What this story points out about a woman's role in colonial Virginia is while to some degree she could plead for her personal rights vis-a-vis religion, on the other hand, the courts were male and so the man in the dispute often saw his role dominate over the woman's role.
Lydia Chapin Taft
The story of Lydia Chapin Taft offers insights into the life of a woman in the early 18th century. In fact this story is carved forever in the history books because of a simple act that Lydia would engage in. Told by Carol Masiello, Taft was born in 1711 in Mendon, Massachusetts, a town that had just been rebuilt following its having been burned during King Phillip's War. There was a sawmill being built in the town and it was on the move upward following the devastating fire. As Lydia grew up her days were "filled with learning the skills needed to be a successful 'goodwife') (Masiello, p. 1). Her mother, her grandmother, and her aunts taught her how to make soap, how to spin both flax and wool, how to "make candles" and how to "scour her pewter." In addition, Masiello goes on, Lydia was taught how to care for people who were sick and was taught the fine skills that go into food preparation and baking.
While her father and the men in the neighborhood "worried about the bounty on wolves, draining swamps, cutting cedar trees and laying out roads, women were more concerned with mice in the larder, foxes in the henhouse and mountainous piles of laundry" (Masello, p. 1). Meantime, as to the politics of the town of Medfield, Lydia was "on the outside looking in" simply because she was a woman. A new town was established west of Mendon called Uxbridge, and when Lydia became the wife of Josiah Taft of Uxbridge, she was now a married partner of a man that was successfully buying and developing land.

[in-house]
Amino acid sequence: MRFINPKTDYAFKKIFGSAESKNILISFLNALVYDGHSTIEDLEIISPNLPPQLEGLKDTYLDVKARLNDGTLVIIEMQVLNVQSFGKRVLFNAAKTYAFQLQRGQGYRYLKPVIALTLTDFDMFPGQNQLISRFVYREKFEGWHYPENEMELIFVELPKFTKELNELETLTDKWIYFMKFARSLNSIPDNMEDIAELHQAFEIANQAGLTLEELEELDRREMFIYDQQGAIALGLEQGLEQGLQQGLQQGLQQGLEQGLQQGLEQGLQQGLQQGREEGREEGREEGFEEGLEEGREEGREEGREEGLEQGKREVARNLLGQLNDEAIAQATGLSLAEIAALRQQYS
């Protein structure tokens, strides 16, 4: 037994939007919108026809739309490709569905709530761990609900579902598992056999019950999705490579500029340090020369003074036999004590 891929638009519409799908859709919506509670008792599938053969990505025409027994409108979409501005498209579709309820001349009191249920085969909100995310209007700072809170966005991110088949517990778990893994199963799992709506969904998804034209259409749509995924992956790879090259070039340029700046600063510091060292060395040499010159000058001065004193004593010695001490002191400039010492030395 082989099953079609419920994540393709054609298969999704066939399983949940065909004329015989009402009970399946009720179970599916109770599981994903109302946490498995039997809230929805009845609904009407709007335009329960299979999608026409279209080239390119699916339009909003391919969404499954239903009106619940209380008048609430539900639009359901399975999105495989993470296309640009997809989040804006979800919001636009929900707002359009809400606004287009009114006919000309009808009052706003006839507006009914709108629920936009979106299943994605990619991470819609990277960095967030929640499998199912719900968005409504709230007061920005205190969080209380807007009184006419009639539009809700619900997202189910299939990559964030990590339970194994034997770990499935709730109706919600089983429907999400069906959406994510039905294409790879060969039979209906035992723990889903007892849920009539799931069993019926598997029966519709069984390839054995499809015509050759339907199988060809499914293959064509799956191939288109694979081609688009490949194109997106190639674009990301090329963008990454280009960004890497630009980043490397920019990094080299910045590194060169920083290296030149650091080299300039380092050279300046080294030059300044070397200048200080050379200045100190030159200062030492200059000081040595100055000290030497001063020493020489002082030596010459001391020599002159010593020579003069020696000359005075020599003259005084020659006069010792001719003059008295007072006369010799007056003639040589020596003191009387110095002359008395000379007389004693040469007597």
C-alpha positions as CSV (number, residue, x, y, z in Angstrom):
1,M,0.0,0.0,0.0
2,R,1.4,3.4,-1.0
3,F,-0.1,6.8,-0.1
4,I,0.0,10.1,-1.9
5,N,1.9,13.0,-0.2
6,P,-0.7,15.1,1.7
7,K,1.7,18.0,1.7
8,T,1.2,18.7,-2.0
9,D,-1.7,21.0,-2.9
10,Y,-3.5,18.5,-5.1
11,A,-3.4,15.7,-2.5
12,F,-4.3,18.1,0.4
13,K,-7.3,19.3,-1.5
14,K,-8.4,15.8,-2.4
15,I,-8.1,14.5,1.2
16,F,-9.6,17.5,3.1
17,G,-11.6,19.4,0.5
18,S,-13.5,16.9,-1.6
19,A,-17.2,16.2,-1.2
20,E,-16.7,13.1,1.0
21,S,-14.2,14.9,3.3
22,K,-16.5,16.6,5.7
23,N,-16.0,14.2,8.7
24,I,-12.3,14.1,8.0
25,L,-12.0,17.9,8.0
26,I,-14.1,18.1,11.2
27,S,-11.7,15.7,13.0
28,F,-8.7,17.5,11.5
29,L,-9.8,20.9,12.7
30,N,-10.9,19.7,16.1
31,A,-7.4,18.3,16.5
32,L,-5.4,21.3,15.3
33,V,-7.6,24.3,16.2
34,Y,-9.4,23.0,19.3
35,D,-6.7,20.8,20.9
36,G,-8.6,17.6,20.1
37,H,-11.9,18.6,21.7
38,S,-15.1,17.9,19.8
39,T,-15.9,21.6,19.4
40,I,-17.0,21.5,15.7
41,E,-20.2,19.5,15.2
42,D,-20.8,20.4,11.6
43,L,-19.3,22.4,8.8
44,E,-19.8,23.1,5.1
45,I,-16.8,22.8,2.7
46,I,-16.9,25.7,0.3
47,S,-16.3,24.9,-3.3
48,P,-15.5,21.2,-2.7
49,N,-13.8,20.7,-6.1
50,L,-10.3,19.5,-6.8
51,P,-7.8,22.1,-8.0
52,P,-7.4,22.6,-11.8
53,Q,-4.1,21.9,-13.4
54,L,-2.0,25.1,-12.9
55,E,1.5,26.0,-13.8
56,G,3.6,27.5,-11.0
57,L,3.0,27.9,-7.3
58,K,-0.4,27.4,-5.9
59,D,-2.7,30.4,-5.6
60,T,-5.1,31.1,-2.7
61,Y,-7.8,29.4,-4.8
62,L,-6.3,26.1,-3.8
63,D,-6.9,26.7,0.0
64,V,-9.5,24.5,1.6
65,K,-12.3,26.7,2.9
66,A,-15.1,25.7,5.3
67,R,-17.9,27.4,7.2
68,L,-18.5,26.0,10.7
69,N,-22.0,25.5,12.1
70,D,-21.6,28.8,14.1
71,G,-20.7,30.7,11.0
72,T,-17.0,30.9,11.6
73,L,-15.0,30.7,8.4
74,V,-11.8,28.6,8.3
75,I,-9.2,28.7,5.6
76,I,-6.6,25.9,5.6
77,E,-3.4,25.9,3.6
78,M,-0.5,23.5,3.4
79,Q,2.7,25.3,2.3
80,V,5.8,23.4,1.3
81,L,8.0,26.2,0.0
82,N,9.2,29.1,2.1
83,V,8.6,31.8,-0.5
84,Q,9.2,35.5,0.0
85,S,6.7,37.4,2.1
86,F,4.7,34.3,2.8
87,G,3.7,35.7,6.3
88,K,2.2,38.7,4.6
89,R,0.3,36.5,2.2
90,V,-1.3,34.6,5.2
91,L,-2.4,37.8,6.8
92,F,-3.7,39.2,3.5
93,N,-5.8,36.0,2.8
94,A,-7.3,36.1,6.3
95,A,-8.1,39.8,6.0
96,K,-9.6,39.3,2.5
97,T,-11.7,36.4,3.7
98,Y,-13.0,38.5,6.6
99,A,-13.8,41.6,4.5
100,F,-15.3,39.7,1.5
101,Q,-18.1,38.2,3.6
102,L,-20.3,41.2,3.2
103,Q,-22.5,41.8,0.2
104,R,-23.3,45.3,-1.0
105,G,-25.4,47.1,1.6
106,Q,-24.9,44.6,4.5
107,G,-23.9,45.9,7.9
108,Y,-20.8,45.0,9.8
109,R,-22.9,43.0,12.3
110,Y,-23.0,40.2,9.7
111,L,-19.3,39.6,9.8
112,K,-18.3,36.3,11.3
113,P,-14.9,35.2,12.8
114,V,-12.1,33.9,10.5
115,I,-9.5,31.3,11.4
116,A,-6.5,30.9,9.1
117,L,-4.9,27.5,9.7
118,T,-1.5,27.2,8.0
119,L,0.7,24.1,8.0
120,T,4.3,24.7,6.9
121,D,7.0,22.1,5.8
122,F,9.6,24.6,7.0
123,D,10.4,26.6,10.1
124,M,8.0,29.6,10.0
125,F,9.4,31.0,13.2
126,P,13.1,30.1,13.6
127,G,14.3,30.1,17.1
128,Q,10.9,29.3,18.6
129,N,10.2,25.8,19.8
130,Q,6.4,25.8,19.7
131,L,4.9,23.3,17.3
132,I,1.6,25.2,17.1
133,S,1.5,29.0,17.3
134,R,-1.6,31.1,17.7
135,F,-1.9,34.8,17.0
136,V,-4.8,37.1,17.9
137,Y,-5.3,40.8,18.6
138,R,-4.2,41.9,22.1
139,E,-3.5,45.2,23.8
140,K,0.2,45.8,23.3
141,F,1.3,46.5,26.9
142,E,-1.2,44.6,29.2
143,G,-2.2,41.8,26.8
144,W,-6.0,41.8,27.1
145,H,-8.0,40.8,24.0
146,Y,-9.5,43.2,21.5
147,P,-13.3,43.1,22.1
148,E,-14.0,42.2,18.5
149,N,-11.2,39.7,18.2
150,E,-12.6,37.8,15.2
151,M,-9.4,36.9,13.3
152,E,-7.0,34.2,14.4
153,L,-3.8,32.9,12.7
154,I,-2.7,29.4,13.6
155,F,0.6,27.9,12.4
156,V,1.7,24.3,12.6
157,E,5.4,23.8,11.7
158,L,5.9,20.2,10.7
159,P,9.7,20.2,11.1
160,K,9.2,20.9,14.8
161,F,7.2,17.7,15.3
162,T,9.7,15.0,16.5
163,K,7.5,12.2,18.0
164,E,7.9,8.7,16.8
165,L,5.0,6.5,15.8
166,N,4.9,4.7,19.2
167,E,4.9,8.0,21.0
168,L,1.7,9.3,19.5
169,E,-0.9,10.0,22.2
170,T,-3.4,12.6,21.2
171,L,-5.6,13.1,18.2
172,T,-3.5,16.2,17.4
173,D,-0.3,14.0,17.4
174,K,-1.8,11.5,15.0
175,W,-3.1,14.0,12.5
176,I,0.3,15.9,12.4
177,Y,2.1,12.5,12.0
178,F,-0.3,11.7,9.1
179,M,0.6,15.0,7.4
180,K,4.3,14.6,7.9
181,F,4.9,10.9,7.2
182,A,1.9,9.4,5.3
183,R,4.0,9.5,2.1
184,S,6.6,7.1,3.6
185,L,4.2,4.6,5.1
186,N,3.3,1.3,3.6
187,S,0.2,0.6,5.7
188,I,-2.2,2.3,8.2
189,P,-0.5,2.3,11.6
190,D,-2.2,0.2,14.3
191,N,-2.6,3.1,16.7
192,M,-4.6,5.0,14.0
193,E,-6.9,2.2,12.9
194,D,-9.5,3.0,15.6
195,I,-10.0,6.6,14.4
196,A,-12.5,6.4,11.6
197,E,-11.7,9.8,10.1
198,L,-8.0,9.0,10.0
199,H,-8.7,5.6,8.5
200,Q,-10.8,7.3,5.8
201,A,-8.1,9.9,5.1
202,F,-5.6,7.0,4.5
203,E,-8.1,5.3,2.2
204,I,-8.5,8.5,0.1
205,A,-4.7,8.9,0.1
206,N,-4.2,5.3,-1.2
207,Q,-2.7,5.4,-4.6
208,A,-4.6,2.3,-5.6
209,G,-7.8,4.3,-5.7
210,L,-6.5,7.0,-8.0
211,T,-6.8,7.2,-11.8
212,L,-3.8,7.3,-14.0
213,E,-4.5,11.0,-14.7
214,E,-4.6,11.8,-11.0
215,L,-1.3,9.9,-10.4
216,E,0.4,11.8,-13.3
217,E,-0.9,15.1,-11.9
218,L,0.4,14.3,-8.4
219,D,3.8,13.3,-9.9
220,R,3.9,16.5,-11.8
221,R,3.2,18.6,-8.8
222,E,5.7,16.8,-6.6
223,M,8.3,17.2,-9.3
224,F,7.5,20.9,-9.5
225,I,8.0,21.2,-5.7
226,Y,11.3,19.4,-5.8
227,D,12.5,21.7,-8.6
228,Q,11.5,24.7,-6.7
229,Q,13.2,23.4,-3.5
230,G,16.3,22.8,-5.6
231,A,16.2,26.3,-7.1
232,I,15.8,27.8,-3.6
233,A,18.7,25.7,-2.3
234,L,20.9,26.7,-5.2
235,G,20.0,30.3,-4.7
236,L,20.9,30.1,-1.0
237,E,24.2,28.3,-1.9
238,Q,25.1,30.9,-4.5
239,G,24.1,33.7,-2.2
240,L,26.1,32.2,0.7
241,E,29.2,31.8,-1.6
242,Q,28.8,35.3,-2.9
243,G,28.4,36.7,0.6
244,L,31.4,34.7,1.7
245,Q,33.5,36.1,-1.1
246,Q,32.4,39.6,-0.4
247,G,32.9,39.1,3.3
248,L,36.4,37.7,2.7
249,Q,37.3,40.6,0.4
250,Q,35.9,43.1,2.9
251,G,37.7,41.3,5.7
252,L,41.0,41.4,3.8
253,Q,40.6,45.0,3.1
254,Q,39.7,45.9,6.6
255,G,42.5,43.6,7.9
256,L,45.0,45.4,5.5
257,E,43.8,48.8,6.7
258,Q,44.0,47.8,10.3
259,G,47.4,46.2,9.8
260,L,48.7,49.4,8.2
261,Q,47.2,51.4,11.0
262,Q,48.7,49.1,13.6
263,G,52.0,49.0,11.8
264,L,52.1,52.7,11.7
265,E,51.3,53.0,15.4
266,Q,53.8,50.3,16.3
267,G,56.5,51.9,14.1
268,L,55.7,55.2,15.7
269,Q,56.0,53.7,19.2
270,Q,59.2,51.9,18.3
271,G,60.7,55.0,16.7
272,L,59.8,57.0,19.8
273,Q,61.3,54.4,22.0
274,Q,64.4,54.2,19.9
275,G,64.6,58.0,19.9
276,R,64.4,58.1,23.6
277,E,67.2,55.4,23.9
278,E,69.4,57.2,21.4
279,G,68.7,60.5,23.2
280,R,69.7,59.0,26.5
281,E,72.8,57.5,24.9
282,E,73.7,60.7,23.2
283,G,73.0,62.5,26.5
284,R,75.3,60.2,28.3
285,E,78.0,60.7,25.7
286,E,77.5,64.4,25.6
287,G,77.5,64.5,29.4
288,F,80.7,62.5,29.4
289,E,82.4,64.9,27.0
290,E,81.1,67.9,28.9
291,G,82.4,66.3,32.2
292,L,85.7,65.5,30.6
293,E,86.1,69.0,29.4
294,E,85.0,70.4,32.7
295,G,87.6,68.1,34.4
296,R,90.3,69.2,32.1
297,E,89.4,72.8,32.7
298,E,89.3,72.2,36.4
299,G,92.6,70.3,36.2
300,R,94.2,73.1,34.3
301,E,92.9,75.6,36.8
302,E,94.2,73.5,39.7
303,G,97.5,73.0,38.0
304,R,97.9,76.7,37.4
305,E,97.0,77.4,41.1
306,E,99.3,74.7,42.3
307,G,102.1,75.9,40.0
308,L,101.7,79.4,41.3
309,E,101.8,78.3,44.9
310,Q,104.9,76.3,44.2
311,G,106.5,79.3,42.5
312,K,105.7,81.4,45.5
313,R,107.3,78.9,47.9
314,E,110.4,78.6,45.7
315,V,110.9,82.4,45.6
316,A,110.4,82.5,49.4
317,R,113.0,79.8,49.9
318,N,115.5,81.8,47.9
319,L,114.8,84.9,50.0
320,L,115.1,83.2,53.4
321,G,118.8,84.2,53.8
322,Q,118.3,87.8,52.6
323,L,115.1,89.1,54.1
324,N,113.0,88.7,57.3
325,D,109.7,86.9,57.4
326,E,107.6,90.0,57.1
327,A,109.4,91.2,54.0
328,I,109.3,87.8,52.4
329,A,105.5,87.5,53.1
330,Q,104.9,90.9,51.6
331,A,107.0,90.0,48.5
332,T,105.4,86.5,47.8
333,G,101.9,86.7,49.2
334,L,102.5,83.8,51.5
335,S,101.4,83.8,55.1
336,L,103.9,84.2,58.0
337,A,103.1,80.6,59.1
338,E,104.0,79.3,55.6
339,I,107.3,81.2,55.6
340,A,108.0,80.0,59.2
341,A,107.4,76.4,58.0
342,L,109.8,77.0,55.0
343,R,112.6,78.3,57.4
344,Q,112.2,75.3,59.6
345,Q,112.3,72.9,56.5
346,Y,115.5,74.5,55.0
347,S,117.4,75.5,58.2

She worked domestically, using all the housekeeping skills she had been taught and dutifully perfected while Josiah bought, sold, and developed land. However her life changed when two of their seven children (the children were born between 1733 and 1753) died. And in 1756 her son Caleb (a student at Harvard) suddenly died; Josiah went to Harvard to bring his 18-year-old son Caleb back. But 11 days after Josiah got back from Harvard, he, too died, hence Lydia was left to care for her children.